For immediate release
19 May 2022
The advancement of family law to question the role of fault in divorces and the protection of parties who are cohabiting – admission as amici curiae in cases before the Kenya Supreme Court and High Court.
Today was a great day for ISLA and her feminist litigation network (FLN) partners, Kenya Legal & Ethical Issues Network on HIV & AIDS (KELIN), Federation of Women Lawyers (FIDA) Kenya and Center for Rights Education and Awareness (CREAW). We were admitted as amicus curiae in two family law cases, in the Kenyan Supreme Court and High Court, respectively.
“Despite numerous advancements in international human rights standards aimed at ameliorating discrimination against women, family law remains resistant to change. Through the work of advancing the equality framework in family law, our interventions seek to redress and overcome the entrenched gender discrimination in this area of law” said ISLA’s Executive Director, Sibongile Ndashe Using feminist legal methods to frame strategic litigation to advance women’s rights in the context of family law, and noting that the end of a familial relationship is often the site of the impoverishment of women, our model enables us to analyse laws which on the face of it, appear neutral, to surface the gender bias and to advance protection for women who have been rendered invisible by law. This model draws on prevailing regional and international standards to highlight the failure to legislate and the insufficiency in domestic law-making efforts. “Family law is an area of work where strategic litigation can yield much needed gains to bring about social change, which can be used to address the pervasive discrimination and inequality the women face when trying to assert their right to own, control, use, and access land and property.” Said Nyokabi Njongu KELIN’s litigation Counsel.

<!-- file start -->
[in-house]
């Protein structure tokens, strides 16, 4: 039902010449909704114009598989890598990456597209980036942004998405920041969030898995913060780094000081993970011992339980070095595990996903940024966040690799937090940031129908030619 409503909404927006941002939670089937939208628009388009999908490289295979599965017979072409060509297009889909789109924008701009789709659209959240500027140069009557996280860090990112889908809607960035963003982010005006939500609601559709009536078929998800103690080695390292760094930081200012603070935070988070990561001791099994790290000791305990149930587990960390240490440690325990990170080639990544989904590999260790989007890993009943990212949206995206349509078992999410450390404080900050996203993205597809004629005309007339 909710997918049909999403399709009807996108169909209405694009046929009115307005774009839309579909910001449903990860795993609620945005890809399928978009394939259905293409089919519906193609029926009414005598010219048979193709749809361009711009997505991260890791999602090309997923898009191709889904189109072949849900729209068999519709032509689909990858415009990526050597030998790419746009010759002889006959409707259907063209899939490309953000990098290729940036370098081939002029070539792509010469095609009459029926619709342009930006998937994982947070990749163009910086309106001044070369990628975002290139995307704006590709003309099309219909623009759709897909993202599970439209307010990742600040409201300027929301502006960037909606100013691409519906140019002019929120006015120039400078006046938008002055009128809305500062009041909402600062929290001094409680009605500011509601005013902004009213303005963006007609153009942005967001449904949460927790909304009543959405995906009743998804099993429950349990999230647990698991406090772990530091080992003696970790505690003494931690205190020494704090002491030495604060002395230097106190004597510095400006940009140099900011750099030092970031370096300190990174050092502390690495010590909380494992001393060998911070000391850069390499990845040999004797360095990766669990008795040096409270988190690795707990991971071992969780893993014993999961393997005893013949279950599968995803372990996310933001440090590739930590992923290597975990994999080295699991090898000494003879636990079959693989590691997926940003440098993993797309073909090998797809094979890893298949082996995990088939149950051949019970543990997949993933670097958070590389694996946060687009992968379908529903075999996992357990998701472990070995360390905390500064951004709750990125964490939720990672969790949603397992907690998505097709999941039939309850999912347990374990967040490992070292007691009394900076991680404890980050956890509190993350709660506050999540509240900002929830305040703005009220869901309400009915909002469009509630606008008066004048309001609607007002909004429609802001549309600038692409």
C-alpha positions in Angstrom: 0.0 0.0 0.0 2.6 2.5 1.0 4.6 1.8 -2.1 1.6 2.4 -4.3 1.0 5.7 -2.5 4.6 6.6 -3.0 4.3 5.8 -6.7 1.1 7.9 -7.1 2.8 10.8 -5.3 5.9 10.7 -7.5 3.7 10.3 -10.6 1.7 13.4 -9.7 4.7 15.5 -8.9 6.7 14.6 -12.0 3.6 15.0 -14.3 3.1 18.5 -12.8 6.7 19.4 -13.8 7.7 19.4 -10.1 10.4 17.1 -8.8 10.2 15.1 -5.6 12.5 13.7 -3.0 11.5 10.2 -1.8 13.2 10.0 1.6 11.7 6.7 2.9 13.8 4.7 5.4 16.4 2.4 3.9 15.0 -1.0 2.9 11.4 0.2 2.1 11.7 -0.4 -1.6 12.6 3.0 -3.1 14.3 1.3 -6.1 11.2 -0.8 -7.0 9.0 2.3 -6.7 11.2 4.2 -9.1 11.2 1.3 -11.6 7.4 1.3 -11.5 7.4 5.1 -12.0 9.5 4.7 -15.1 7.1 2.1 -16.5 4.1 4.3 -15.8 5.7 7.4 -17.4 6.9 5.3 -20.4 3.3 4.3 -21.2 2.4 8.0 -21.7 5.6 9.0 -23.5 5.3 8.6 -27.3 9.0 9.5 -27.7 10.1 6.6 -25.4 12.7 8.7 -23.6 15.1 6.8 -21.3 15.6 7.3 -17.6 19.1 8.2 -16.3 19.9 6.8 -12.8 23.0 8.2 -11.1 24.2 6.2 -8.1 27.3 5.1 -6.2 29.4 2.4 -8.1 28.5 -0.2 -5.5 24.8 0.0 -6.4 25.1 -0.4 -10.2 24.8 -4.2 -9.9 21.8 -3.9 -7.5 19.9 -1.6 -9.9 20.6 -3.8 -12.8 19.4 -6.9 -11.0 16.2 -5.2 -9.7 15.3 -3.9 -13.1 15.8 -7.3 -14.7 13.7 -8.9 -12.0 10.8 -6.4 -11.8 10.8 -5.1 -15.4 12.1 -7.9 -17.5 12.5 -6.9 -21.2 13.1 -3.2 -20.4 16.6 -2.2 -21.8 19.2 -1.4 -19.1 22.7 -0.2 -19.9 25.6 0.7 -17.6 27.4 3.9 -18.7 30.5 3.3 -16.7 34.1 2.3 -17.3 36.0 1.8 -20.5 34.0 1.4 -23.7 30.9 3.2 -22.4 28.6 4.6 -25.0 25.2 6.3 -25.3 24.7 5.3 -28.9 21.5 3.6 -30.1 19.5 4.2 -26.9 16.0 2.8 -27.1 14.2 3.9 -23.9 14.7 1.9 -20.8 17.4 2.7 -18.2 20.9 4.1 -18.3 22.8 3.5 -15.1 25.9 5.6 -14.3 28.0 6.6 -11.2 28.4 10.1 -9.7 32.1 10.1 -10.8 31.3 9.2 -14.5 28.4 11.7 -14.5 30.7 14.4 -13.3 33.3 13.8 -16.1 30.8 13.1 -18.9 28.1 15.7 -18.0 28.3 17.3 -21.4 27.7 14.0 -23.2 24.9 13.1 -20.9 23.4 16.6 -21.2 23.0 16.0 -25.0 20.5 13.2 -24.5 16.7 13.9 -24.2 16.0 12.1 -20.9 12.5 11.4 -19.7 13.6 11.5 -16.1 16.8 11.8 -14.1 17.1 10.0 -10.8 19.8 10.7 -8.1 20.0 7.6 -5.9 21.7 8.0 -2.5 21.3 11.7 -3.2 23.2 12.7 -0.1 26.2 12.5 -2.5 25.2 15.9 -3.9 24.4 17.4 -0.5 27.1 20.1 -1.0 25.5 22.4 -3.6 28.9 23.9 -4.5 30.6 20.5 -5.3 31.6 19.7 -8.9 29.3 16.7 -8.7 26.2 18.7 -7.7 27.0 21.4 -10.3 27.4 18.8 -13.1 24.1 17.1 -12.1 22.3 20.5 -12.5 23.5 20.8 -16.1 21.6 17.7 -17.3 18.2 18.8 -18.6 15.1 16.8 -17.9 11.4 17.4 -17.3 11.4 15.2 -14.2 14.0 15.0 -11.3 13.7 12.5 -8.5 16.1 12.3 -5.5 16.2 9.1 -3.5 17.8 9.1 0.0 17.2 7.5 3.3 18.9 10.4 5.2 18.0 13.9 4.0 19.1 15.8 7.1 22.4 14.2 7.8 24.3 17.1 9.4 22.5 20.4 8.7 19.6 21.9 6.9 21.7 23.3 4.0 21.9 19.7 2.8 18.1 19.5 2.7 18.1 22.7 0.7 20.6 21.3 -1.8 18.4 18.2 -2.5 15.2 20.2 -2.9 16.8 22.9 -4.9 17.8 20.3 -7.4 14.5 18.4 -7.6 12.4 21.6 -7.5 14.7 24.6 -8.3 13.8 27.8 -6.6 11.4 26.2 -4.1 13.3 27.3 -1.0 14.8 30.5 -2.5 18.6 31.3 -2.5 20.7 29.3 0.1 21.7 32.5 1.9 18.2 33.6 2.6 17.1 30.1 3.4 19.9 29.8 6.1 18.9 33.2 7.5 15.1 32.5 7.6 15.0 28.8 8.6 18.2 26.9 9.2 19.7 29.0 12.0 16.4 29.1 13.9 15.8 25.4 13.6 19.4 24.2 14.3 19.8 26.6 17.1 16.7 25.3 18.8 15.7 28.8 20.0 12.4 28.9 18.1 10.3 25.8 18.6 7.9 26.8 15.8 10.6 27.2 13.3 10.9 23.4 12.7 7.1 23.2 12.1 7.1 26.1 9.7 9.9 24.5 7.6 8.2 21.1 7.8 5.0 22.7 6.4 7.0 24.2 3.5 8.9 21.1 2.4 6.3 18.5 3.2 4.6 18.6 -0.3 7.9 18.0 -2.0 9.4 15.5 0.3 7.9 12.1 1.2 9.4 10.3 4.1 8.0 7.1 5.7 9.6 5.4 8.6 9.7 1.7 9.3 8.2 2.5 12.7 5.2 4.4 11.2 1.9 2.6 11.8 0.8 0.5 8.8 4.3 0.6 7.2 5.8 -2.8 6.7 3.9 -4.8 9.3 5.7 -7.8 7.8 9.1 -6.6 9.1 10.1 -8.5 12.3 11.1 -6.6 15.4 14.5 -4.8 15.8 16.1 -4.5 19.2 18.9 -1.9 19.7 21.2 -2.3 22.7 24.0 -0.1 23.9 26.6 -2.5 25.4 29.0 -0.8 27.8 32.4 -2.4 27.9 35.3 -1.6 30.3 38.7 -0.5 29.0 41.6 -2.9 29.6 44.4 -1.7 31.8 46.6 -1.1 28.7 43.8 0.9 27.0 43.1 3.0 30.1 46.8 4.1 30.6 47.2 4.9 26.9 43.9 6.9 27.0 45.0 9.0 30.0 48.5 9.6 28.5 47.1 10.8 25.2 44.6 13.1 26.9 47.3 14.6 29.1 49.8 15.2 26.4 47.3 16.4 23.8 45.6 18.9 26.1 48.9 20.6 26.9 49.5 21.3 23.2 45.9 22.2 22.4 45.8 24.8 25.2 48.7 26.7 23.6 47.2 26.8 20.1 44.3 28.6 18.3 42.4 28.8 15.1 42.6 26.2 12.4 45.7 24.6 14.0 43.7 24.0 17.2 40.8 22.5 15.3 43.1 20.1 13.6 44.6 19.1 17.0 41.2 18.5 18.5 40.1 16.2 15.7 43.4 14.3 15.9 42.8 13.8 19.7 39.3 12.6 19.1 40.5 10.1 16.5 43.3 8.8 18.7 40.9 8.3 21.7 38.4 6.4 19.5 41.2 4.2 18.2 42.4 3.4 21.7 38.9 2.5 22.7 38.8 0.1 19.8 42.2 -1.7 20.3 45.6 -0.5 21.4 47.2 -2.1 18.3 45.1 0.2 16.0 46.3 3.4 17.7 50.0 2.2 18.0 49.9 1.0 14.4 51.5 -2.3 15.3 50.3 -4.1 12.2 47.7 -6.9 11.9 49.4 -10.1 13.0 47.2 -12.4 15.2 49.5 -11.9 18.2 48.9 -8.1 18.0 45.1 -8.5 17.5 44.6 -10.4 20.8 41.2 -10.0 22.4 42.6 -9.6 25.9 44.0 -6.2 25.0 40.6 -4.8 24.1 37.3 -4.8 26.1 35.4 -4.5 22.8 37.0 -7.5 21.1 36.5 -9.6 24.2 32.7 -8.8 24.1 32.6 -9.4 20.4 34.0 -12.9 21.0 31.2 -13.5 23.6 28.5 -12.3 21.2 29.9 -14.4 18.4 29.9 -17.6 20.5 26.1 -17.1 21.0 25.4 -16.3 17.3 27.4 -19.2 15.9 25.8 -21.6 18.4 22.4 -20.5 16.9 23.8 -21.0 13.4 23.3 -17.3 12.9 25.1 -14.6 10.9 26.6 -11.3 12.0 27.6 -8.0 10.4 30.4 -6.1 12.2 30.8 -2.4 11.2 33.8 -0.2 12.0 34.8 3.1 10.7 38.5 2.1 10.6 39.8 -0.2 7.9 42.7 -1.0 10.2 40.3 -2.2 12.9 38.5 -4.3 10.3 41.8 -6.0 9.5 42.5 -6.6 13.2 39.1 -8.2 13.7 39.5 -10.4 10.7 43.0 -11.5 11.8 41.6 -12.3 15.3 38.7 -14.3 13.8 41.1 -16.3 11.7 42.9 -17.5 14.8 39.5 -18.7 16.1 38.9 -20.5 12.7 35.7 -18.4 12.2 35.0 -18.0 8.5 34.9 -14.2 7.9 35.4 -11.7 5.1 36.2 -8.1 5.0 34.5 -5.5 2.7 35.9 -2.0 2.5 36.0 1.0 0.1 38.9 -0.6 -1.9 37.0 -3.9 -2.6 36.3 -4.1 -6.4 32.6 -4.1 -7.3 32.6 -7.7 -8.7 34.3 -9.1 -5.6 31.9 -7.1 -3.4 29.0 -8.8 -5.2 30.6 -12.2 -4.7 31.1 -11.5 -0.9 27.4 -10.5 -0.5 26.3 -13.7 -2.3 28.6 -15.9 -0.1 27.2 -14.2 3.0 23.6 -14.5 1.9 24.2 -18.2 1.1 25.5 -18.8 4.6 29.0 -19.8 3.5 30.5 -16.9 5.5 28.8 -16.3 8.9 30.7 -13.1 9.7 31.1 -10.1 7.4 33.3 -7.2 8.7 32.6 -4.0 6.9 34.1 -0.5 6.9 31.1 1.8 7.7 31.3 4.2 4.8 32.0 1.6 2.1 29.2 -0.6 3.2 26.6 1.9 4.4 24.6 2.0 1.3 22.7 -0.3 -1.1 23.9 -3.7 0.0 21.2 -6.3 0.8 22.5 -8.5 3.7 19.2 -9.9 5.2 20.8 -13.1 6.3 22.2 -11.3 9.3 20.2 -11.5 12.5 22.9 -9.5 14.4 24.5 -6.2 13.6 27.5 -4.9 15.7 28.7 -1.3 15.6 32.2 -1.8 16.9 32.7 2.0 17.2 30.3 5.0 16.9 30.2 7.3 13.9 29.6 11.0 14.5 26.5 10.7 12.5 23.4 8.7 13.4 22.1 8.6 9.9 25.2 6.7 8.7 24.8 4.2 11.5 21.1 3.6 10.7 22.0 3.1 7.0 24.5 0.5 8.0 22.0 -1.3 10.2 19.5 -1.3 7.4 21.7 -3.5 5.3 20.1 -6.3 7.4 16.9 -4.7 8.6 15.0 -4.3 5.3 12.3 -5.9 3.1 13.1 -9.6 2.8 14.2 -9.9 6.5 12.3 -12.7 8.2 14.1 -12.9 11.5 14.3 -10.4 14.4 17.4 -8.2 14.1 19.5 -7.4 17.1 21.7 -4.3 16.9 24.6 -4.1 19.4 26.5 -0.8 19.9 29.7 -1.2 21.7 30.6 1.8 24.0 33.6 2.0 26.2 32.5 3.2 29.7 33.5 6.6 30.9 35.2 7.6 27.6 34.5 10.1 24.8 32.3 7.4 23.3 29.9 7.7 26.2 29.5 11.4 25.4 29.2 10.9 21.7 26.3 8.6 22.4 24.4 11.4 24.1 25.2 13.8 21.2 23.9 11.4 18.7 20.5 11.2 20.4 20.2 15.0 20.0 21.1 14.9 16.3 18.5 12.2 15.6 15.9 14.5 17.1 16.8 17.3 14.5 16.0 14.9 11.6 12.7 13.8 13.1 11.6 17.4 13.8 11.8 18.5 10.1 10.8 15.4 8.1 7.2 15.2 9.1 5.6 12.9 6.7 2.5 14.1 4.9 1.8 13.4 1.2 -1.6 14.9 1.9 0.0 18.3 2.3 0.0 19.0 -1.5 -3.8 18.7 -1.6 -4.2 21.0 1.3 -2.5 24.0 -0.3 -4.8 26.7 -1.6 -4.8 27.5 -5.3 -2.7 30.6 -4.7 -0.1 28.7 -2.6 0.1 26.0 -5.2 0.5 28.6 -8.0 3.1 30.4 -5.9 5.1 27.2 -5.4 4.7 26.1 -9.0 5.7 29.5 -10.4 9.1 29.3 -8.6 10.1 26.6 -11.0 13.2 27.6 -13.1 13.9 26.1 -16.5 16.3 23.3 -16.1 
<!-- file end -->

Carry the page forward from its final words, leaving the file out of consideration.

In Constitutional Petition No E075 of 2022 Coppler Attorneys & Consultancy v The Attorney General & The National Assembly, the Petitioners seek to have a right to divorce by consent recognized and protected by the Court. They seek to enforce Article 45 (2) of the Constitution which provides for the right to marry based on consent of the parties. The Petitioners’ case, which seeks to depart from the fault-based system of divorce, currently followed by Kenya, is that parties should similarly be allowed to divorce by consent. They seek to declare Part X of the Marriage Act 2014 which provides for the grounds that a party must satisfy in order to be granted divorce in a court of law. In this case, the Kenyan High Court has admitted ISLA along with FIDA-Kenya as co amici. In a brief to be filed with Court in the next 21days, the joint amici note that the case raised critical questions on the nature and extent of a state’s obligations to protect and remove gendered discriminatory provisions and guarantee the right to equal protection of the law in matrimonial laws, the joint amici are of the view that the historical evolution of the laws which provide for fault as a basis for divorce, along with their purpose, is critical in a court’s determination on the function of such laws. They will illustrate this to the court with the use of comparative law reforms and jurisprudence, which will contextualize the development of fault-based divorce as a system; and illustrate divorce reforms from fault-based to no fault.
In the Supreme Court petition no. 9 (E011) of 2021 Mary Nyambura Kangara v Paul Ogari Mayaka, the appeal raises questions concerning the nature and extent of states’ obligations to ensure the protection of various relationships which are not marriages, but which function as family forming unions. In this case, as amicus, ISLA’s submissions will aid the court in appreciating legal framework for the protection of parties in cohabiting relationships and highlight the application of the right to equality and the gendered impact of division of property in various intimate relationships.
Our FLN aims to develop a pool of African feminist strategic litigators. We do this by investing in partner organisations and a raft of capacity strengthening activities such us the ongoing litigation institute. In the two cases in which we were today admitted as amicus, we worked with network lawyers based in these three organisations, Nyokabi Njogu, Janet Anyango, who are part of our second cohort of FLN partners and Beatrice Njeri and, Carolene Kituku, who are our FLNFLN alumni, to frame interventions which would provide the court with information which the courts will use in arriving at determinations which are consistent with the Constitution.The counsel on record for ISLA and FIDA-K in the High Court case is Beatrice Njeri, strategic litigation counsel in CREAW. The counsel on record in the Supreme Court case is Nyokabi Njogu, strategic litigation counsel in KELIN.
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ISLA Women’s Socio-economic Rights Lawyer